PLAINWELL, Mich. — Cindy Hicks-Orth has an estimated 3,000 stuffed animals spread out across the floor of her garage.
Soon, they will be packaged up and trucked halfway across the country to the Rosebud Sioux Tribe of Indians in South Dakota, where poverty is rampant and children have little to eat, not to mention play toys. Hicks-Orth, who makes a trip to bring donations to the reservation once a year, describes living conditions as that of a developing nation: multiple families packed into run-down homes, where children sleep on cold floors and wood to fuel furnaces runs short.
To make the problem worse, there is barely enough food to go around.
“They eat maybe two or three times a week, that’s it,” Hicks-Orth said.
What started as a small collection four months ago through her nonprofit organization, the Giving Back To Wounded Knee Foundation, quickly grew into the thousands. Classes at Michigan State University, her alma mater, started sending teddy bears by the bag loads. The school’s head football coach, Mark Dantonio, even gave a signed football. Word continued to spread; a judge from Tennessee sent her a shipment of 150 stuffed animals, which he collected from members of his community.
“The little kids are always last, and there are problems with alcohol and drug abuse on the reservation,” Hicks-Orth said. “What we’re trying to do is honor them.”
In the past, Giving Back To Wounded knee has provided other services to South Dakota Sioux tribes, including giving heaters for the winter months.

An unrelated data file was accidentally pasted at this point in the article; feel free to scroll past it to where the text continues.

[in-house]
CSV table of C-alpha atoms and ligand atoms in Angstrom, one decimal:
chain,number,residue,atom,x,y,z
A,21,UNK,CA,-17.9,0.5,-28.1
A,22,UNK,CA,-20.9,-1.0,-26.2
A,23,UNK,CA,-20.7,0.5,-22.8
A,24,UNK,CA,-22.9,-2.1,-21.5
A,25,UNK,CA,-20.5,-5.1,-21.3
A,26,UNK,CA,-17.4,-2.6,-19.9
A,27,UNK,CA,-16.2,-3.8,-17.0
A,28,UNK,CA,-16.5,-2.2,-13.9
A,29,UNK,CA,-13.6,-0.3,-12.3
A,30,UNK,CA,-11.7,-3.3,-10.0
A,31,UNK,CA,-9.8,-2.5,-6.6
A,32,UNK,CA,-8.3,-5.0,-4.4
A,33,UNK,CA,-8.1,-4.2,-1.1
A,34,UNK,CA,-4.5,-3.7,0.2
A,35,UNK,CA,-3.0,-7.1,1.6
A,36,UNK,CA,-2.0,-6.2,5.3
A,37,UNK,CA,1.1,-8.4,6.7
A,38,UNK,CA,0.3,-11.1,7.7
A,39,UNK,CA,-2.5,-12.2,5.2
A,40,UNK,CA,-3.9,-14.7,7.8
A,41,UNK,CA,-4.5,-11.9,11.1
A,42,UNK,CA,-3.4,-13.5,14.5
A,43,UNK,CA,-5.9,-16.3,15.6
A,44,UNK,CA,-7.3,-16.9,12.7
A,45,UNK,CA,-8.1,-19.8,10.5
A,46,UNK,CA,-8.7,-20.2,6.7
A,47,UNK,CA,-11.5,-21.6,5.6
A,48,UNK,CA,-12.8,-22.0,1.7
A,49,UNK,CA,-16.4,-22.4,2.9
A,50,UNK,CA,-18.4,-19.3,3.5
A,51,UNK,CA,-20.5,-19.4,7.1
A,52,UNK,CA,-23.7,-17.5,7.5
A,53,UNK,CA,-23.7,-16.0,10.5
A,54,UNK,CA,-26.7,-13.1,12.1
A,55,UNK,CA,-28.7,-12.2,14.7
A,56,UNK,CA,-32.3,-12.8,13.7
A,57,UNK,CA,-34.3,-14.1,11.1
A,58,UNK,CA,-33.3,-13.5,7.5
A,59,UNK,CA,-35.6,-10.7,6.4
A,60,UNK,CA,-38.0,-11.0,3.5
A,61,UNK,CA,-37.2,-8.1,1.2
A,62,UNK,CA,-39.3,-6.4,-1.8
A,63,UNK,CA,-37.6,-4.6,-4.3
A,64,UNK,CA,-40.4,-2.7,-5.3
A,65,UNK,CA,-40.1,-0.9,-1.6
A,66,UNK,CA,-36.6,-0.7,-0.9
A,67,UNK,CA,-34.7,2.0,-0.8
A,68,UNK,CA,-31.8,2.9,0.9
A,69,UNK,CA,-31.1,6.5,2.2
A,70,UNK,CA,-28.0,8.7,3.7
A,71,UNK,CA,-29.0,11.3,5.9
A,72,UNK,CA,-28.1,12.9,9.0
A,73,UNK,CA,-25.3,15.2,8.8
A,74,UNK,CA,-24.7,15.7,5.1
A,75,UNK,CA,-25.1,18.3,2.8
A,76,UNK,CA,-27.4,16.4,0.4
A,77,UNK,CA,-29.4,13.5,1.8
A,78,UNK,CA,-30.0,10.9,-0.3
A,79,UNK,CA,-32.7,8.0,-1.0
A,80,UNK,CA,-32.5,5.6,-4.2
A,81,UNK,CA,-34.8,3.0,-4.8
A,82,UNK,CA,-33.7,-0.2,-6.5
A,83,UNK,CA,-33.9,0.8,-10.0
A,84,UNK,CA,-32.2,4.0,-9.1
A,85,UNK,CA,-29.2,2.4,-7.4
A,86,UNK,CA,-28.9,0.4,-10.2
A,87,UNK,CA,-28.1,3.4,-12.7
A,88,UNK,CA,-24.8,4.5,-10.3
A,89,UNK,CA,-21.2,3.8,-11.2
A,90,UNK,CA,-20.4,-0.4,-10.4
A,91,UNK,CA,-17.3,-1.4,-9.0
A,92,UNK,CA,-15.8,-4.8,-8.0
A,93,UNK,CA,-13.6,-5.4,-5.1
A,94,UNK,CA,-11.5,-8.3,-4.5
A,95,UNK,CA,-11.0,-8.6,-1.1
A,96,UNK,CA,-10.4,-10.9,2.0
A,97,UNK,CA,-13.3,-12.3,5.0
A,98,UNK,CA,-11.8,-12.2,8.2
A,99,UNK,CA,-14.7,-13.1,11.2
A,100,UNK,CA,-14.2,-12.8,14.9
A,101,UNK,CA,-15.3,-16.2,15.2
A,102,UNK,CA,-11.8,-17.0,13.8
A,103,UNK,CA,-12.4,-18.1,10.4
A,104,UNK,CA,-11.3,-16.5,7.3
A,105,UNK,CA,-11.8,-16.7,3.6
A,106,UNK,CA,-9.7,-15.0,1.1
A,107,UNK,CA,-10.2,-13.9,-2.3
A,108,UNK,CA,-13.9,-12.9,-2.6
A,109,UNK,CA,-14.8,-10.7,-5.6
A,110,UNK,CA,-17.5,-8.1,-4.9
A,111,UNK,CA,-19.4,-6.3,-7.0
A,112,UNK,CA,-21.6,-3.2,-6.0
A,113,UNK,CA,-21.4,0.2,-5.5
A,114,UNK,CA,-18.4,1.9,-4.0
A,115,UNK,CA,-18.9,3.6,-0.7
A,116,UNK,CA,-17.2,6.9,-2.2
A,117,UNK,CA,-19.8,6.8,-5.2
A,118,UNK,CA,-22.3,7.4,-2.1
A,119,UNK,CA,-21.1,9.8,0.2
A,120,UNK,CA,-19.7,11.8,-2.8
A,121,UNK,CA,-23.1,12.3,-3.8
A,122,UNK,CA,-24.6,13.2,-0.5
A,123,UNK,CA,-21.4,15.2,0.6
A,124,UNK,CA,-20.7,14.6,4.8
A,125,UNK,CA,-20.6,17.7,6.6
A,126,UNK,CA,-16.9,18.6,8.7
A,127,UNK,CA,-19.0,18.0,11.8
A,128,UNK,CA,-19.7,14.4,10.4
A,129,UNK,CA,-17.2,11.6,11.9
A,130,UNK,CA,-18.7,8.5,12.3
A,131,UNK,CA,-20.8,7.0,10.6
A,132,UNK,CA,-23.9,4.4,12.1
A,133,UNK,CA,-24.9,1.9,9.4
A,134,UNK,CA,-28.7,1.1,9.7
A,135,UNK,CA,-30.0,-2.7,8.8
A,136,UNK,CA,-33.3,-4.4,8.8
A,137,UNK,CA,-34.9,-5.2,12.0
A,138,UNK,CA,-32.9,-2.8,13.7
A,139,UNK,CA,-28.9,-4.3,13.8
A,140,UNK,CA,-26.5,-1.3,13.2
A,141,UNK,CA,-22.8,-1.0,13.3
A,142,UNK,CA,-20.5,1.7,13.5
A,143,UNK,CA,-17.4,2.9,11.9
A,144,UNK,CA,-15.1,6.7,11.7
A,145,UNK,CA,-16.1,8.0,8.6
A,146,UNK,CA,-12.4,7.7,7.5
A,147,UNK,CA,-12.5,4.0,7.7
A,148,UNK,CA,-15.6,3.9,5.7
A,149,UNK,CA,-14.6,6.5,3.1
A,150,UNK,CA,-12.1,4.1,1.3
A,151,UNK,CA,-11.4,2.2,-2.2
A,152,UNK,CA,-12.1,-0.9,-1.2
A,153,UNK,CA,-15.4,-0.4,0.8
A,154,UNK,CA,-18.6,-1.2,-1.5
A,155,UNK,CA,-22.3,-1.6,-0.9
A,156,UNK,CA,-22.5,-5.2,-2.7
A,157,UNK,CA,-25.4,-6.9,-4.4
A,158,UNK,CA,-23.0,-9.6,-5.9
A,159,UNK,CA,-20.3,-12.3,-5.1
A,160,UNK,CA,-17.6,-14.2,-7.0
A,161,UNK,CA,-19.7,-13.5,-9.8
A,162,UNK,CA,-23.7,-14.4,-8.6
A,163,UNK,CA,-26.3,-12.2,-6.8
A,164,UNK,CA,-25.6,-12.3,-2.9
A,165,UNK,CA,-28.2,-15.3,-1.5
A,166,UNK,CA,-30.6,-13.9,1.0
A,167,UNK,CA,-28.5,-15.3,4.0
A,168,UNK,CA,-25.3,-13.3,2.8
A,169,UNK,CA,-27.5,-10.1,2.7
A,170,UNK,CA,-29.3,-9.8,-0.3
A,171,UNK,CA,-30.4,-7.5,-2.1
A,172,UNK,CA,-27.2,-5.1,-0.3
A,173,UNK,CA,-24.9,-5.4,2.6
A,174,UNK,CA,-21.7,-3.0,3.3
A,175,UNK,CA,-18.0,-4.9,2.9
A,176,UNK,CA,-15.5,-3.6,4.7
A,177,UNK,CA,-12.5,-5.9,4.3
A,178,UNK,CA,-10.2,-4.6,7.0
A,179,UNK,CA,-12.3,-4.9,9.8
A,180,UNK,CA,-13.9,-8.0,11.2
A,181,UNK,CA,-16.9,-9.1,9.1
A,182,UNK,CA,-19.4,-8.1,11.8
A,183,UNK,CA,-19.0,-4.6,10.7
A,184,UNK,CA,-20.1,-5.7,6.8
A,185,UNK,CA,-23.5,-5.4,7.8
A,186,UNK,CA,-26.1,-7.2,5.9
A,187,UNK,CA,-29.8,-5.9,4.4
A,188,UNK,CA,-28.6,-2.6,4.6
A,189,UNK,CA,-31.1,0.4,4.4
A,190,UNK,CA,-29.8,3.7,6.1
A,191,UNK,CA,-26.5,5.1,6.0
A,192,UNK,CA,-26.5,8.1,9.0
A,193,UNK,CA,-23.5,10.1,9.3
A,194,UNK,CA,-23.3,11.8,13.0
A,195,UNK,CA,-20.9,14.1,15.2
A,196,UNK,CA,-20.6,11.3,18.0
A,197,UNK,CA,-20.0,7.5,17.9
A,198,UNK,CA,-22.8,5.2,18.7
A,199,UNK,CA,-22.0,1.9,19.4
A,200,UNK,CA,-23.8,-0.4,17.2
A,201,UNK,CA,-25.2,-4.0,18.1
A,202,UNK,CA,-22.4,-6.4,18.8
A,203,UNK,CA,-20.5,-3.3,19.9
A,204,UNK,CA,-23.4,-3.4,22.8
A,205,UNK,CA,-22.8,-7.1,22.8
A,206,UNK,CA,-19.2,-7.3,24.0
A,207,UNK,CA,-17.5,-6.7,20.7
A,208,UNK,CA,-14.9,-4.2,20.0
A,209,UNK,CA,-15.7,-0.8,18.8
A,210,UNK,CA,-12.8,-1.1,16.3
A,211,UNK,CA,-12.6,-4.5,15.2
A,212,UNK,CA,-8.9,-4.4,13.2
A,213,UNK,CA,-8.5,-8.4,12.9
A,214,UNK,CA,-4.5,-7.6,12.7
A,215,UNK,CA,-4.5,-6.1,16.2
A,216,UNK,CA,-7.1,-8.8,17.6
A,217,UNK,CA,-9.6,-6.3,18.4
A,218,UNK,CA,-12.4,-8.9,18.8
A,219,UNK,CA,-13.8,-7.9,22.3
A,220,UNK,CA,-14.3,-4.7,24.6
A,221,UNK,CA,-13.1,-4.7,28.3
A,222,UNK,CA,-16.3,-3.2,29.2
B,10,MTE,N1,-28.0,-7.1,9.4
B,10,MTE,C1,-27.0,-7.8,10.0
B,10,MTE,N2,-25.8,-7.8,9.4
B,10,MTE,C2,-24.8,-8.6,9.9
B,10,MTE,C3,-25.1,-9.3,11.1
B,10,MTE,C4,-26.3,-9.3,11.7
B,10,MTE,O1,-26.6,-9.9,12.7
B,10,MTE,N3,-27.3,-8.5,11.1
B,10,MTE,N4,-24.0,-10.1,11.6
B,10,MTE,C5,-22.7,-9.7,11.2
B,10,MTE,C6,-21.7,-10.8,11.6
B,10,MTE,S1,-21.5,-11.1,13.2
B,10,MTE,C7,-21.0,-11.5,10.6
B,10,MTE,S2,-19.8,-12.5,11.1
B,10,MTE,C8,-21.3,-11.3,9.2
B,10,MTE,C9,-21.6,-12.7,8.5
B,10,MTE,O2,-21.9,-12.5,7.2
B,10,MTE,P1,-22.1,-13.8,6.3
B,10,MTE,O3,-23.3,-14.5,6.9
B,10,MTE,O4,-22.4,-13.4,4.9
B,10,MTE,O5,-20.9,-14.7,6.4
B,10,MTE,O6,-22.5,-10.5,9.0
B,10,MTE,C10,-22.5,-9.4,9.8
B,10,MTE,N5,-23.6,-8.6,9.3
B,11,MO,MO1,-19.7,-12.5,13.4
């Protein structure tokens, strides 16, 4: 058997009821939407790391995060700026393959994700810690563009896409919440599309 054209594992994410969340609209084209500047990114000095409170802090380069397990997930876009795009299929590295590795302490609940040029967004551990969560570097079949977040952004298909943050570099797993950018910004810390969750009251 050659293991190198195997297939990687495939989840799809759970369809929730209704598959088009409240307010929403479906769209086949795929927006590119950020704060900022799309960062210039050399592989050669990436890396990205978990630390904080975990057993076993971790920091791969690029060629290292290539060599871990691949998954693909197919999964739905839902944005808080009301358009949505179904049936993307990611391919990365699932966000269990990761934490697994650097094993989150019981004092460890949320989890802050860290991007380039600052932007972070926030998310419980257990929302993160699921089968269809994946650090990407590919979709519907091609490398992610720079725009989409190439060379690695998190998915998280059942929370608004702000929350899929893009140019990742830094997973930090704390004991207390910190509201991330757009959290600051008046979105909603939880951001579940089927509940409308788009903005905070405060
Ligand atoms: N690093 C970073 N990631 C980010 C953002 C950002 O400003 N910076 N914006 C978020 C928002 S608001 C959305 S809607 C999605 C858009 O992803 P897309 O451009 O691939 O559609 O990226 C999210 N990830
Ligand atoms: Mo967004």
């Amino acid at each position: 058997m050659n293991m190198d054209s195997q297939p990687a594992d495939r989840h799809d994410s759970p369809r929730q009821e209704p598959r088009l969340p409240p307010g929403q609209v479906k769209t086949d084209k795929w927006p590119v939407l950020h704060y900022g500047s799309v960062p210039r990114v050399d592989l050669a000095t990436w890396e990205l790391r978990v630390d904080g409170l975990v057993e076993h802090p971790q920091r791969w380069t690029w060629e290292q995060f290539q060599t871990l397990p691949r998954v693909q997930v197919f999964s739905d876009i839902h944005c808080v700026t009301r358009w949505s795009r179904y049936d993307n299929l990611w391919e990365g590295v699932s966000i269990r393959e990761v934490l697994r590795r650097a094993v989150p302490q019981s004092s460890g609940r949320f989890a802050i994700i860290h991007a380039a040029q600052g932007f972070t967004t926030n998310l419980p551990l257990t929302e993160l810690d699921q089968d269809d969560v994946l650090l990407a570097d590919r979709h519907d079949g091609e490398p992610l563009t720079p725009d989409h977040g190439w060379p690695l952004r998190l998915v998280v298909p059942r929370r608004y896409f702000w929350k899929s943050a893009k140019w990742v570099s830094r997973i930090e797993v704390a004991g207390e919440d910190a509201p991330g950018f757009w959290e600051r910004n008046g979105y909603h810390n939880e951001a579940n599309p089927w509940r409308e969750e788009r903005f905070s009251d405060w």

Now they are beginning to partner with MSU student volunteer groups, who also have been helping the tribe to undertake service projects for the tribe. They’ve also received help from local church groups, who have donated handmade book bags filled with school supplies to deliver to the children.
Pfizer also donated aspirin, cough syrup and diabetes supplies.
“We’re getting to the point we can’t handle it,” Hicks-Orth said of the volume of donations.
The Giving Back To Wounded Knee Foundation gives assistance to descendants of the Sioux Tribe who were affected by the Wounded Knee Massacre more than a century ago. Soldiers killed about 300 Sioux Indians in South Dakota when they refused to stop participating in a traditional dance.
Today, lack of jobs, tools and isolation keep the tribe steeped in poverty, Hicks-Orth said. The unemployment rate on the Rosebud reservation is about 90 percent.
“They don’t have anything - nothing,” she said. “It’s really like a third-world country.”
Information from: Kalamazoo Gazette, http://www.mlive.com/kalamazoo